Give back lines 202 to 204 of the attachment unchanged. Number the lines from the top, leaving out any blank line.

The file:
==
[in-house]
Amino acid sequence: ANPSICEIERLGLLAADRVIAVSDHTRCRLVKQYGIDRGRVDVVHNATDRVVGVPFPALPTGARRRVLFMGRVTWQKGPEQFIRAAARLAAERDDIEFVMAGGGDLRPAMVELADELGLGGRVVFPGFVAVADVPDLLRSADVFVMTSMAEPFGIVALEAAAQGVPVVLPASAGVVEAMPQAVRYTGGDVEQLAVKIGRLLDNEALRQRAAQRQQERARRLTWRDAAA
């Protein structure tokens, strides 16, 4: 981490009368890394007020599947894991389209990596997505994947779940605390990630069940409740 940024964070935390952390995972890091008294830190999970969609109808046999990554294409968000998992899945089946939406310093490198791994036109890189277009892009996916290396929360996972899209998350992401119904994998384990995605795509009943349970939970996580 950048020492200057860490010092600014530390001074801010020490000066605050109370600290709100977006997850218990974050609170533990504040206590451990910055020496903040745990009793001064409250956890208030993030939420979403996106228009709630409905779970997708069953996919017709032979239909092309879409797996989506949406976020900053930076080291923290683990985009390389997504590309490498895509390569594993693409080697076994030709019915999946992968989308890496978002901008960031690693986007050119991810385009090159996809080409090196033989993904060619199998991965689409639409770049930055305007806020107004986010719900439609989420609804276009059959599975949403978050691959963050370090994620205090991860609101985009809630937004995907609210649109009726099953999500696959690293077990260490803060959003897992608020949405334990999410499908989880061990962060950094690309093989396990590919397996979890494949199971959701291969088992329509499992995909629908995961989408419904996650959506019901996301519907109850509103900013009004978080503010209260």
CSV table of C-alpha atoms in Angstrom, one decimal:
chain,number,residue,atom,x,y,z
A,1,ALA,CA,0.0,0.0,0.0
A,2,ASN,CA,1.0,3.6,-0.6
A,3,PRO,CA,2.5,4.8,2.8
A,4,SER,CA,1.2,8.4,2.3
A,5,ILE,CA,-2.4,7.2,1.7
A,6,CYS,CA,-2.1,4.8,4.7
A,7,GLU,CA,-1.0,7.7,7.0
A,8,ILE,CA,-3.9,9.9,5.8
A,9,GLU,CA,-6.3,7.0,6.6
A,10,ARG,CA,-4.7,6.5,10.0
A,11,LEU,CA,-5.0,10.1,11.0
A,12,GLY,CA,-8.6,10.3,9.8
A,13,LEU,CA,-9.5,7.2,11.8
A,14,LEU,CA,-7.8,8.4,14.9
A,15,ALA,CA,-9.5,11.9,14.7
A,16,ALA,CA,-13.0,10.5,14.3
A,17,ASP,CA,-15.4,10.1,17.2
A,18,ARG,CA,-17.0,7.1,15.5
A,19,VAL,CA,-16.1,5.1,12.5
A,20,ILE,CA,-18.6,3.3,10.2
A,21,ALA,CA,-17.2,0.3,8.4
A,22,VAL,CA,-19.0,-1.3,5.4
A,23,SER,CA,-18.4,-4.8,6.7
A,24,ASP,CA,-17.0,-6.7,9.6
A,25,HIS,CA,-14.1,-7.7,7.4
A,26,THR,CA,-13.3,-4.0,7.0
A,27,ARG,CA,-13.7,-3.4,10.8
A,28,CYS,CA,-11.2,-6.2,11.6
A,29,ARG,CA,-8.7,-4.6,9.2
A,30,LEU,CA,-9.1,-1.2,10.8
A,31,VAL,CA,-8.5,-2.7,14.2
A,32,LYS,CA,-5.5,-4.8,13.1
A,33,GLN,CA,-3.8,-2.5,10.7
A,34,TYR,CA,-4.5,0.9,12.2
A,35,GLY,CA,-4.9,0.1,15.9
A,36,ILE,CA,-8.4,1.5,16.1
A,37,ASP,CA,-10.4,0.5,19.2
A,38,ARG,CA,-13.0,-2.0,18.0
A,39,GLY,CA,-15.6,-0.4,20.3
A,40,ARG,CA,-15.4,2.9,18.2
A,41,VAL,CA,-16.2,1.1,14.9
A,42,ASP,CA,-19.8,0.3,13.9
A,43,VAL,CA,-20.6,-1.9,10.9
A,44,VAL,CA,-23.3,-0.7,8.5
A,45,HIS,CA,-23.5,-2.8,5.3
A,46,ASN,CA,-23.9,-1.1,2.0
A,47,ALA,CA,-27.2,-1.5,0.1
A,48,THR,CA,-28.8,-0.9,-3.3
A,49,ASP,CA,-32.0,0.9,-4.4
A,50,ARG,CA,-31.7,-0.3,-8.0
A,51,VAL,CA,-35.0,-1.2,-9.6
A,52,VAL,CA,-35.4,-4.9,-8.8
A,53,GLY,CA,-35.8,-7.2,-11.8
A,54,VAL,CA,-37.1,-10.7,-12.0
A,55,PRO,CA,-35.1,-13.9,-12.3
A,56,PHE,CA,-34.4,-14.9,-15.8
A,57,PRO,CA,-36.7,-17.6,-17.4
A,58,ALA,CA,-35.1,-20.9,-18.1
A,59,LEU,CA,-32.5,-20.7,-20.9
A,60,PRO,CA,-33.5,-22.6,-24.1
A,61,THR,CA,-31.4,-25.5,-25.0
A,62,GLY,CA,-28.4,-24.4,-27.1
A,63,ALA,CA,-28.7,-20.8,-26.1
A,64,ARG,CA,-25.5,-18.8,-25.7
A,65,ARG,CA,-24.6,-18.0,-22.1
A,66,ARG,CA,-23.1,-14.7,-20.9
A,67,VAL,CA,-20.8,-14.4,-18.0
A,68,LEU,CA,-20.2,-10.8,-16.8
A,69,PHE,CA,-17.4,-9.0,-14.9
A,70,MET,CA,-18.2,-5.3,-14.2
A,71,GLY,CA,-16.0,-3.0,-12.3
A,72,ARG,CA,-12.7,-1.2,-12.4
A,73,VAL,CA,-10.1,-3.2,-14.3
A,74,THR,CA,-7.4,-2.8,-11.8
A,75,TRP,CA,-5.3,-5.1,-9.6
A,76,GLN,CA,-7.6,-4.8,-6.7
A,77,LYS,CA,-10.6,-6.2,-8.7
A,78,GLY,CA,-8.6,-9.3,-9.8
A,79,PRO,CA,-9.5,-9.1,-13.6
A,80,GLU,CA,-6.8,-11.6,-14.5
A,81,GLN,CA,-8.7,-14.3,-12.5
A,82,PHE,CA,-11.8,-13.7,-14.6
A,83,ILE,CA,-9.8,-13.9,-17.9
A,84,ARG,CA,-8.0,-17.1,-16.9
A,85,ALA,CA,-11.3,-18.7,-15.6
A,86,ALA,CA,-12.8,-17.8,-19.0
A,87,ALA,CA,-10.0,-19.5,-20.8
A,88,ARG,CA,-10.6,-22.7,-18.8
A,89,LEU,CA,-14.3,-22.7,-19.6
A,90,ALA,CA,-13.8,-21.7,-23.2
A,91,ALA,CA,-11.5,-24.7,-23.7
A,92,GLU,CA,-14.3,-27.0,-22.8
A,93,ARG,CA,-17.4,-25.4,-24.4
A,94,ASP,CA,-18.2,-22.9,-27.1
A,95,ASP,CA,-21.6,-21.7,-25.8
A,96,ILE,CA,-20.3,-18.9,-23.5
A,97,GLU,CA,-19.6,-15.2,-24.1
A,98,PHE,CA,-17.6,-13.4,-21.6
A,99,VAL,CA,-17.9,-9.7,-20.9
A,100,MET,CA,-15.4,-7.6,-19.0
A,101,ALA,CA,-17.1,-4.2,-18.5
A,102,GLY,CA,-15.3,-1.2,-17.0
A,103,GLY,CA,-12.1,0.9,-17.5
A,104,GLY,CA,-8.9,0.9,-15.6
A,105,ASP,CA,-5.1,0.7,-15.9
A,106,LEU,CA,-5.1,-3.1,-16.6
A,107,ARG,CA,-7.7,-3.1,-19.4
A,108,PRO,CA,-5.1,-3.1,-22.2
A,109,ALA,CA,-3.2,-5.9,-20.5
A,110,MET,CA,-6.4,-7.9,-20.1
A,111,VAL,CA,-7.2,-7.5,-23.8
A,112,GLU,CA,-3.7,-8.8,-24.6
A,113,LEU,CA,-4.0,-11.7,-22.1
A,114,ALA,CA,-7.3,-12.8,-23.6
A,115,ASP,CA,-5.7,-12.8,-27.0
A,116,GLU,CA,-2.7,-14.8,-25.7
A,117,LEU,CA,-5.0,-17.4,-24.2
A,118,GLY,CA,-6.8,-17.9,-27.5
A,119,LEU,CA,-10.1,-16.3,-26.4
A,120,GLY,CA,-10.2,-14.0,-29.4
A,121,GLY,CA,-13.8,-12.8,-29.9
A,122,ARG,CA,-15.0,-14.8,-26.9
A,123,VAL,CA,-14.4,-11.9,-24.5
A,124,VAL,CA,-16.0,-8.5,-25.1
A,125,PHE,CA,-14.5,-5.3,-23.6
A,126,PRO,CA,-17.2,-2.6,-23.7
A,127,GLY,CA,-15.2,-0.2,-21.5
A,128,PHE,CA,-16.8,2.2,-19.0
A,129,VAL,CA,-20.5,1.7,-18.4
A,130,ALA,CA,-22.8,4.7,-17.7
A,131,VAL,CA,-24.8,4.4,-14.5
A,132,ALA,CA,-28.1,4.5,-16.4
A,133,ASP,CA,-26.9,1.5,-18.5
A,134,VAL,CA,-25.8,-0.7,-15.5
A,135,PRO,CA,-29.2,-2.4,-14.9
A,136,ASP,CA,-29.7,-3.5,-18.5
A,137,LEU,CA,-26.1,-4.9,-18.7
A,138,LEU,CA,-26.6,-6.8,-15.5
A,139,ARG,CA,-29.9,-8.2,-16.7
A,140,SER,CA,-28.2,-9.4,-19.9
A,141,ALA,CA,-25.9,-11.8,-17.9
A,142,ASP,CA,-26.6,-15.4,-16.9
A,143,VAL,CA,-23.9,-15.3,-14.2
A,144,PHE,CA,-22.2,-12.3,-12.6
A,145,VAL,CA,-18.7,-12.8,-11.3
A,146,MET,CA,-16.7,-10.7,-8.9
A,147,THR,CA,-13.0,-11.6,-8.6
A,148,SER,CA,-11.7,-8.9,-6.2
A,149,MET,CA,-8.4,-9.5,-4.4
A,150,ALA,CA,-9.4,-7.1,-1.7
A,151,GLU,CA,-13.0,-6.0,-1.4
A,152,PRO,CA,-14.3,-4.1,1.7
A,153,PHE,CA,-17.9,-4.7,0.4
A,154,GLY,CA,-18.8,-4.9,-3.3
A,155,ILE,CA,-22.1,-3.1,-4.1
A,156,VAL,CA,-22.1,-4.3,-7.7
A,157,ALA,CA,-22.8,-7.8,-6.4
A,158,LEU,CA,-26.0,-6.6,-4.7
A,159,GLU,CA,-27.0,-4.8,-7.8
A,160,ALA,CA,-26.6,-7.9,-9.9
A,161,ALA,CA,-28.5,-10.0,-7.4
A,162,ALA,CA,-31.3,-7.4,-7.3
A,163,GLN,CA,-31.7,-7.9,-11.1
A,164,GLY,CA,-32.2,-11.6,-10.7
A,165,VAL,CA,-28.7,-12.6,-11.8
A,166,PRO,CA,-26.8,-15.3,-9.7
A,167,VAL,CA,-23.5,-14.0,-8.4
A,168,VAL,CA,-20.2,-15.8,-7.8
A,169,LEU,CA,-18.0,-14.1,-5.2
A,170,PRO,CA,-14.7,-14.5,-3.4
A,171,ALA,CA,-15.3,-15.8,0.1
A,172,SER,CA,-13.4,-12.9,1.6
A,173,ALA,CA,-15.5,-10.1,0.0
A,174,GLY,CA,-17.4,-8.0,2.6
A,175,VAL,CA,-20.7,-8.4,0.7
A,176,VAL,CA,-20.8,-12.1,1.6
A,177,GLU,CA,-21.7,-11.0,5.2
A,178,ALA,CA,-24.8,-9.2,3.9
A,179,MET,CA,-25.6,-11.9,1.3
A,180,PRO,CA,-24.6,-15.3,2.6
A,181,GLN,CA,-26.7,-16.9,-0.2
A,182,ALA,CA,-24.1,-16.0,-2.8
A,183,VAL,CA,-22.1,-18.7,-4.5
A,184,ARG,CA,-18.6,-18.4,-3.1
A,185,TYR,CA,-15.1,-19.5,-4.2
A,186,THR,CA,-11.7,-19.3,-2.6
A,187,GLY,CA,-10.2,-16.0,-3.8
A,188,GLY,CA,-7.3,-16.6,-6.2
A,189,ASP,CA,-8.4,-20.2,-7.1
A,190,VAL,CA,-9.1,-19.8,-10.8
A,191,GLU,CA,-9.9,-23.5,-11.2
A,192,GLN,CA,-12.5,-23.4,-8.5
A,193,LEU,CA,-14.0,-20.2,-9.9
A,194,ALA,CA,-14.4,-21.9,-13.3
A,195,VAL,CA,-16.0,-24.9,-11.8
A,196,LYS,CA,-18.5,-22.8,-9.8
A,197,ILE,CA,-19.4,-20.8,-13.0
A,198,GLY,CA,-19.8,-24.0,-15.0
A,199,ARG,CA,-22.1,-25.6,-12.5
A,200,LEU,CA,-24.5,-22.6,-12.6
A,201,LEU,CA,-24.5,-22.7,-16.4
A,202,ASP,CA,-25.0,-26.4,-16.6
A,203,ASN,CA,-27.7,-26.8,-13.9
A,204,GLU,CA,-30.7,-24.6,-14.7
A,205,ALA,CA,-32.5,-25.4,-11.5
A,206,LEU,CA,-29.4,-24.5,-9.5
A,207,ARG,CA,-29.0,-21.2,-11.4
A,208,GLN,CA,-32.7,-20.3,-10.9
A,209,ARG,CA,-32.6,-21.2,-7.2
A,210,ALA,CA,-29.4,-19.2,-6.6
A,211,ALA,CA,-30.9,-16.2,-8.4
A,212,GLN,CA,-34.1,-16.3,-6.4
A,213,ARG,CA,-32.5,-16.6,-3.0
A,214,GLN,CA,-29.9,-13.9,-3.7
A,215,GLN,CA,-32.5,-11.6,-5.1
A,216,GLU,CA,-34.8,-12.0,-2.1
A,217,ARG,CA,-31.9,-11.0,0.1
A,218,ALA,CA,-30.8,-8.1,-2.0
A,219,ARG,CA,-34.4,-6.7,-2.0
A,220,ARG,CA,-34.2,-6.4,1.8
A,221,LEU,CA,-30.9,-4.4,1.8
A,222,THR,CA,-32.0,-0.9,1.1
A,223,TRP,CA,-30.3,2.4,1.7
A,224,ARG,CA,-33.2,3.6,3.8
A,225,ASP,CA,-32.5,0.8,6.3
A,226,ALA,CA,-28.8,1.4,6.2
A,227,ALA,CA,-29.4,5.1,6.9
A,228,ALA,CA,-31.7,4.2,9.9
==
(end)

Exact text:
A,197,ILE,CA,-19.4,-20.8,-13.0
A,198,GLY,CA,-19.8,-24.0,-15.0
A,199,ARG,CA,-22.1,-25.6,-12.5